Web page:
Date: 05.01.2022

Insect body defence reactions against bee venom: do adipokinetic hormones play a role?

We have found that bee venom has significant effects on the physiological processes in the body of Periplaneta americana cockroaches; however, the main novelty of this study was that some effects are modulated by cockroach adipokinetic hormone (referred to as Peram-CAH-II).

Figure description: Left panel: General activity of the bee venom in P. americana adult body

Right panel: Transmission electron microscopy photos of the thoracic muscles from P. americana adults 24 h after treatment with (A) Ringer saline (control), (B) 40 pmol Peram-CAH-II, (C) 0.5 μl bee venom (see myofibrils destruction), and (D) 0.5 μ bee venom +40 pmol Peram-CAH-II together. Scale bars in the Figs = 2 μm.

The honey bee stinging apparatus is a sophisticated organ that serves primarily as a defensive or offensive weapon in worker bees. The bee stinger is connected to the venom gland, combines the advantages of a mechanical weapon with those of a chemical one. Bees originally developed their stinging apparatus and venom against members of their own species from other hives or against predatory insects. Nevertheless, the biological and biochemical response of arthropods to bee venom is not well studied. Thus, in this study, the physiological responses of a model insect species (American cockroach, Periplaneta americana) to honeybee venom were investigated. Bee venom toxins elicited severe stress (LD50 = 1.063 μl venom) resulting in a significant increase in adipokinetic hormones (AKHs) in the cockroach central nervous system and haemolymph. Venom treatment induced a large destruction of muscle cell ultrastructure, especially myofibrils and sarcomeres. Interestingly, co-application of venom with cockroach adipokinetic hormone (Peram-CAH-II) eliminated this effect. Thus, AKH can be considered as an inhibiting factor of myonecrosis, which may have interesting theoretical and practical applications in the future. Envenomation modulated the levels of carbohydrates, lipids, and proteins in the haemolymph and the activity of digestive amylases, lipases, and proteases in the midgut. Bee venom significantly reduced vitellogenin levels in females: vitellogenins are mostly known as yolk precursors involved in reproduction, but they also play important roles in protection against oxidative stress, wound healing, and insect immunity, with strong activity against various pathogens. Dopamine and glutathione (GSH and GSSG) insignificantly increased after venom treatment. However, dopamine levels significantly increased after AKH application and after co-application with bee venom, while GSH and GSSG levels immediately increased after co-application. The results suggest a general reaction of the cockroach body to bee venom and at least a partial involvement of AKHs.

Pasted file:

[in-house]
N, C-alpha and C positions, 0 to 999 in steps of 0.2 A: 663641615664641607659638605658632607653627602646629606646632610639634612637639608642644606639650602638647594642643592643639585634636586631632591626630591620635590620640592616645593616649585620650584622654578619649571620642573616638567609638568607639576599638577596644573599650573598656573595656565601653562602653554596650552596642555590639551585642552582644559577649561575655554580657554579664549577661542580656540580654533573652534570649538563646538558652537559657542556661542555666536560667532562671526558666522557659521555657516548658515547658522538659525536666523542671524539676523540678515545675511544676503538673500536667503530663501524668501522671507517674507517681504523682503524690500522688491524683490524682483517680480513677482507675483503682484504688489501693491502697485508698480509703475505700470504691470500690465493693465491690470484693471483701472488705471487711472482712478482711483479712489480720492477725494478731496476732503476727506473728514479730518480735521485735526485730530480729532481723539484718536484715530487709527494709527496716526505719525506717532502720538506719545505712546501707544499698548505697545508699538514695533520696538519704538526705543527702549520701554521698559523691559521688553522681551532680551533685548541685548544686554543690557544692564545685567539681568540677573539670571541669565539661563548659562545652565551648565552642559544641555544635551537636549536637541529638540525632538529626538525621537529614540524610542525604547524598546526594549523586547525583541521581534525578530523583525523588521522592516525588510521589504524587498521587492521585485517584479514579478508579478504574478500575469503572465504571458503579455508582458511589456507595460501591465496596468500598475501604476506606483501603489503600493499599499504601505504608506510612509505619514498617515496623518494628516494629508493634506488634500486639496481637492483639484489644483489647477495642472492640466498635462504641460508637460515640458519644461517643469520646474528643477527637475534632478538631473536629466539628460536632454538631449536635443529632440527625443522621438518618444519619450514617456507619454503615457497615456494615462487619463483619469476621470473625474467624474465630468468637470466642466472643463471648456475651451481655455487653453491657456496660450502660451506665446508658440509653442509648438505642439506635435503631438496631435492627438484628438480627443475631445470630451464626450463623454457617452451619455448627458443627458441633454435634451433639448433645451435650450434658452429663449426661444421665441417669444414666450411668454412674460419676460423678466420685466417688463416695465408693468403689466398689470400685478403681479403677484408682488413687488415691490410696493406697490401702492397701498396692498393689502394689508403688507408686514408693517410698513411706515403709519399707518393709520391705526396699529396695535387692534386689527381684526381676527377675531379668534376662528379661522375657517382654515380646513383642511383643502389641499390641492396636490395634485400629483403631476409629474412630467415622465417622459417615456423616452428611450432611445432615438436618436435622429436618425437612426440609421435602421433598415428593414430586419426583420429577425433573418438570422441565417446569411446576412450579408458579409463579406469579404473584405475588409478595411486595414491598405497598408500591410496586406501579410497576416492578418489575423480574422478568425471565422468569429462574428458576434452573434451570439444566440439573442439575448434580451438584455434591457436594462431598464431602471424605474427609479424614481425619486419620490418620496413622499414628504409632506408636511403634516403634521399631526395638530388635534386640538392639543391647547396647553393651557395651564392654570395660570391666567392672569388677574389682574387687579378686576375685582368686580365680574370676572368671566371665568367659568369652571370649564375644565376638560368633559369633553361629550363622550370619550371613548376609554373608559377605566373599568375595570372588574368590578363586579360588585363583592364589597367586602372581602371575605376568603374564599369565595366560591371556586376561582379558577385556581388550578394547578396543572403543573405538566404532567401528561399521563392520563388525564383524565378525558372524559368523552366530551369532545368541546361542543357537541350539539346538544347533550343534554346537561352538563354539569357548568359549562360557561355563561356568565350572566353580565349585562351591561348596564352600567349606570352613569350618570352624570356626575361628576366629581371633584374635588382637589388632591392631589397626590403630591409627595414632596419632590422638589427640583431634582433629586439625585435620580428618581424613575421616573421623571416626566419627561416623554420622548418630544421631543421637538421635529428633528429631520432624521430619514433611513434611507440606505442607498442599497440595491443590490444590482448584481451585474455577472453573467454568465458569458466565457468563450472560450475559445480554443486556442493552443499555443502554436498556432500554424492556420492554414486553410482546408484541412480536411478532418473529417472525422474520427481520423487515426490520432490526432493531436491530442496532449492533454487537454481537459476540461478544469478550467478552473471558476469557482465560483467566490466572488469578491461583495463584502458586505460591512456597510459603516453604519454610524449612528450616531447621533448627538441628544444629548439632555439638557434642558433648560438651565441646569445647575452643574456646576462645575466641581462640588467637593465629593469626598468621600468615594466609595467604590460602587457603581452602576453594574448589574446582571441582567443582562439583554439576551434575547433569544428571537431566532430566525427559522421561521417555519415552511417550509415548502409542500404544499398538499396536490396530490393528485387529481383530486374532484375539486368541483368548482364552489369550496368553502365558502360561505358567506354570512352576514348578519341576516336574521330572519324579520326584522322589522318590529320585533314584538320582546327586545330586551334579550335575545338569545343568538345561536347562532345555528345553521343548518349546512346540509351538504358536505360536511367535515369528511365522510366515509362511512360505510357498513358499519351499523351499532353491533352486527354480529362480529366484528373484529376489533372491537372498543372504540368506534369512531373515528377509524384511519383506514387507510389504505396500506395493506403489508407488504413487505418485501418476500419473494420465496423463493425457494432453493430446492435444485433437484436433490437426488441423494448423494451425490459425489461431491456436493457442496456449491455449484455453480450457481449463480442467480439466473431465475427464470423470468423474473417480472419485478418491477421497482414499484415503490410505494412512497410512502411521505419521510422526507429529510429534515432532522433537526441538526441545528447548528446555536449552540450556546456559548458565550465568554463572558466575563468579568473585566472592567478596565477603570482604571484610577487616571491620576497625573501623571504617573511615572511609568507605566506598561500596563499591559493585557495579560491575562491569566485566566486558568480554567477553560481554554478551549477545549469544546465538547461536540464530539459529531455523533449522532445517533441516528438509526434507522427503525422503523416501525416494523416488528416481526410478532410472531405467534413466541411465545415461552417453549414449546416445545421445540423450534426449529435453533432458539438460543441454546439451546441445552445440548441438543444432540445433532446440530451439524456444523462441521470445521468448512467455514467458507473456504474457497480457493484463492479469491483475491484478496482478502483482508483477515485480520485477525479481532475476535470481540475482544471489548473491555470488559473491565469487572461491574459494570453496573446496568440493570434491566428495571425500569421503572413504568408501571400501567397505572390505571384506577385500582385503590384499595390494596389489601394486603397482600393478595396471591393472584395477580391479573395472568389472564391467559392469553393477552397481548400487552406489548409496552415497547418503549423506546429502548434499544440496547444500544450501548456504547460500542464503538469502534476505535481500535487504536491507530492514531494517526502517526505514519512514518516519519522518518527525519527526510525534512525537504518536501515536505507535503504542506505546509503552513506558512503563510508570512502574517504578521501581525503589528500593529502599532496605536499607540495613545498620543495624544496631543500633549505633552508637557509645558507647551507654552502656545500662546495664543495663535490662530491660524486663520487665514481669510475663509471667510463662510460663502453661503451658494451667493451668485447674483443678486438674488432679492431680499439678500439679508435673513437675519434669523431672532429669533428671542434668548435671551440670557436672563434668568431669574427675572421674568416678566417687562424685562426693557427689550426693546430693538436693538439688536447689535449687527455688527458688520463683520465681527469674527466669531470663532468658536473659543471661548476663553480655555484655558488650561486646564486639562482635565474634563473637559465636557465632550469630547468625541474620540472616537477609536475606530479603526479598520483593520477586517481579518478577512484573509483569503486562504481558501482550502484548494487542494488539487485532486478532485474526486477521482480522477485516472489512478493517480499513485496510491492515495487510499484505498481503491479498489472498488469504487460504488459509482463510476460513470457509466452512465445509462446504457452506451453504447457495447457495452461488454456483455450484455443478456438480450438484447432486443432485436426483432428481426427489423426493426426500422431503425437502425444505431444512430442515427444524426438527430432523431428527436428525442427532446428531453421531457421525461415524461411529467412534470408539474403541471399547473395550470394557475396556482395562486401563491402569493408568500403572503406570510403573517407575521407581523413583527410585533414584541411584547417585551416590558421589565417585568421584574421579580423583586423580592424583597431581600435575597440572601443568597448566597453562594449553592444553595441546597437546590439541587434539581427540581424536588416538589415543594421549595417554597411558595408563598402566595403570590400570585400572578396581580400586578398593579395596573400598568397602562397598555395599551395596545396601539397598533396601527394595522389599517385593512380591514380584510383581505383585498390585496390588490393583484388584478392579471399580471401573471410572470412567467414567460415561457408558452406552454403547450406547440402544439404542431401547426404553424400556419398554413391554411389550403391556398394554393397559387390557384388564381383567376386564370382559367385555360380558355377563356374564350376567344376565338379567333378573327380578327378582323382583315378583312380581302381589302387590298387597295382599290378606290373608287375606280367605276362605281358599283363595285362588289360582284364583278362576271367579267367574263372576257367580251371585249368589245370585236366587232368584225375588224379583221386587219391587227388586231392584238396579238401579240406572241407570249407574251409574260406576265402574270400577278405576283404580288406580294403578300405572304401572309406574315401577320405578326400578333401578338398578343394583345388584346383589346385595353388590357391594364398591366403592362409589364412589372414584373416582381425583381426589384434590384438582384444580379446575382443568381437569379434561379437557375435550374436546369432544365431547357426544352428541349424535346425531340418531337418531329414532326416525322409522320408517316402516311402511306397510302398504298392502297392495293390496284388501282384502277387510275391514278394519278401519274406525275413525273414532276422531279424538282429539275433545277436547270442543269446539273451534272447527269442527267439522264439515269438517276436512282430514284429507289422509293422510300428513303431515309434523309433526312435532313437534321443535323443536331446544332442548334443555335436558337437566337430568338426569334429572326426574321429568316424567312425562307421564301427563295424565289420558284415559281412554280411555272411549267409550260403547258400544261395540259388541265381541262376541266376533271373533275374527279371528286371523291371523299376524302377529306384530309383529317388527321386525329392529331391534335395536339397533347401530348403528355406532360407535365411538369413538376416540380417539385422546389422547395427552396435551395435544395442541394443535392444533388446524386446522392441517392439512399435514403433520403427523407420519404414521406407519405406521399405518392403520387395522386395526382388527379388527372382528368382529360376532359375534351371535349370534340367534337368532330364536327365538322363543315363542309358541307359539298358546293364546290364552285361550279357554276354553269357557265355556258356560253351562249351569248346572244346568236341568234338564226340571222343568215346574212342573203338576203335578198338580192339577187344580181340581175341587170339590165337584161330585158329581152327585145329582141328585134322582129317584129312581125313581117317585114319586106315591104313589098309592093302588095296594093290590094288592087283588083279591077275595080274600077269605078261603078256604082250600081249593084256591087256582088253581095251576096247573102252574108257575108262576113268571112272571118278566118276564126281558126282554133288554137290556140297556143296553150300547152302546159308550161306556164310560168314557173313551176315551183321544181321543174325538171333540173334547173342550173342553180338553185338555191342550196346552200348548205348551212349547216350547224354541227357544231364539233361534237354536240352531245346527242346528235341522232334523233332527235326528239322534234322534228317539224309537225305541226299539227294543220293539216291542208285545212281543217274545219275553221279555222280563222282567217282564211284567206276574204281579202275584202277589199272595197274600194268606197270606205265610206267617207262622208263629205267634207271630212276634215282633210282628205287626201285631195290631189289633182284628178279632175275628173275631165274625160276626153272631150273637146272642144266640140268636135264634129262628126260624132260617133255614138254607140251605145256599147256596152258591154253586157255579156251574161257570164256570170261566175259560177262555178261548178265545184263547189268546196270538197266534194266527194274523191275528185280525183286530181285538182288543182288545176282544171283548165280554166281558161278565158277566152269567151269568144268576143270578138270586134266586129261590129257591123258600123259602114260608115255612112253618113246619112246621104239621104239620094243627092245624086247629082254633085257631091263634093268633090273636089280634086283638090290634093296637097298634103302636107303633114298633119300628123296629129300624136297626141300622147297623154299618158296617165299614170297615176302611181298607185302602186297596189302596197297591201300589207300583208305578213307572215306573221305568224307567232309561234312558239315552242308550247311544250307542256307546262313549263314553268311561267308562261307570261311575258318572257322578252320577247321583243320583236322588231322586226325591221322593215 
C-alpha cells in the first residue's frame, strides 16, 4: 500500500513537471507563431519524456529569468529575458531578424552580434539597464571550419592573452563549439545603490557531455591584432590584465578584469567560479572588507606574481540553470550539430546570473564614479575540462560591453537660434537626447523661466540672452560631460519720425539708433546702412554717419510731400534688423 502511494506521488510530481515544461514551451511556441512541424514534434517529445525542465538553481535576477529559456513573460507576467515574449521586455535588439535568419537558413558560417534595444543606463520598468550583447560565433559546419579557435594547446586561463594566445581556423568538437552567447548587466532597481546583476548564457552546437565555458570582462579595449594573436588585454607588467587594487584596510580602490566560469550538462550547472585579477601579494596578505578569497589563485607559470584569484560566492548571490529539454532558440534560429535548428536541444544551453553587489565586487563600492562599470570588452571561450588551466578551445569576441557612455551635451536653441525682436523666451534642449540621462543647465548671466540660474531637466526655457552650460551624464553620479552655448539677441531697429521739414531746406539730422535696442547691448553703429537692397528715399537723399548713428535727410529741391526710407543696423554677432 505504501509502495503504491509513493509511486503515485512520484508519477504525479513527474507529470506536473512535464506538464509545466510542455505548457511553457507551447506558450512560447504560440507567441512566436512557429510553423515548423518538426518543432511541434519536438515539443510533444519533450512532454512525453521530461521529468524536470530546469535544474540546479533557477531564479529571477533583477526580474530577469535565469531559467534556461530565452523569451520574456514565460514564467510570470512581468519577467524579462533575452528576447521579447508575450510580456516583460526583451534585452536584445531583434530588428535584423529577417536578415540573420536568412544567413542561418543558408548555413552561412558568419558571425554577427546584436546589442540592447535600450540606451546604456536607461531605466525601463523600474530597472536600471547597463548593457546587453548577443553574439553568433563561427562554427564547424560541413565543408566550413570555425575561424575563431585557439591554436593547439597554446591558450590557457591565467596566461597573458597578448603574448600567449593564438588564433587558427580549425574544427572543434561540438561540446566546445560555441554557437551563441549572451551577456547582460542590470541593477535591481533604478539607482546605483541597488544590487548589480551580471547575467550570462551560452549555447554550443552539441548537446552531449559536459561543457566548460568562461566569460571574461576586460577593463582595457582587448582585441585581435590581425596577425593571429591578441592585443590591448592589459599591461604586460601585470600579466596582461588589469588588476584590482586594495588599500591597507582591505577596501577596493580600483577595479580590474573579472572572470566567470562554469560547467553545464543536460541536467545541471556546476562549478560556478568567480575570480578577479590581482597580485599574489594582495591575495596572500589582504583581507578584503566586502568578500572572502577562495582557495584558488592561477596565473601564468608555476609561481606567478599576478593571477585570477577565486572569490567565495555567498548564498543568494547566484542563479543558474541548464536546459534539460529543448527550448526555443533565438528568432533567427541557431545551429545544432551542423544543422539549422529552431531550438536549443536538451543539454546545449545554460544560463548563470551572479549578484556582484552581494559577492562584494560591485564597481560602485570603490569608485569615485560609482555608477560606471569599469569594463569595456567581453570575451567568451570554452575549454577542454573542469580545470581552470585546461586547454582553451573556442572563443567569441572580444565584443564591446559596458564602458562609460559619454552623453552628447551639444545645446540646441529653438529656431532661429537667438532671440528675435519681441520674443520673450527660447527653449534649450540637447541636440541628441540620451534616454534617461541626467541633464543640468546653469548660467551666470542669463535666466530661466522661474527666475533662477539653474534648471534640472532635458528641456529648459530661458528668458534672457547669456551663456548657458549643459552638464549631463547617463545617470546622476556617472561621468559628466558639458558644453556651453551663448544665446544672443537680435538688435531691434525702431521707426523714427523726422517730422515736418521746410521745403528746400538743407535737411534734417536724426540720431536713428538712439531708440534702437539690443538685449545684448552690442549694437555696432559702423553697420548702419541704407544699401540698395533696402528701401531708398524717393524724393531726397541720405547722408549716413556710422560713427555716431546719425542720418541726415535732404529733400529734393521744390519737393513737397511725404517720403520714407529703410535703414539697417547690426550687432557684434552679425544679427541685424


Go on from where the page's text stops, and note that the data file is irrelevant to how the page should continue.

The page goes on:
Bodláková K., Černý J., Štěrbová H., Guráň R., Zítka O. and Kodrík D. (2022) Insect body defence reactions against bee venom: do adipokinetic hormones play a role? Toxins 14: 11 DOI: 10.3390/toxins14010011




Biology Centre CAS
Institute of Entomology
Branišovská 1160/31
370 05 České Budějovice

Staff search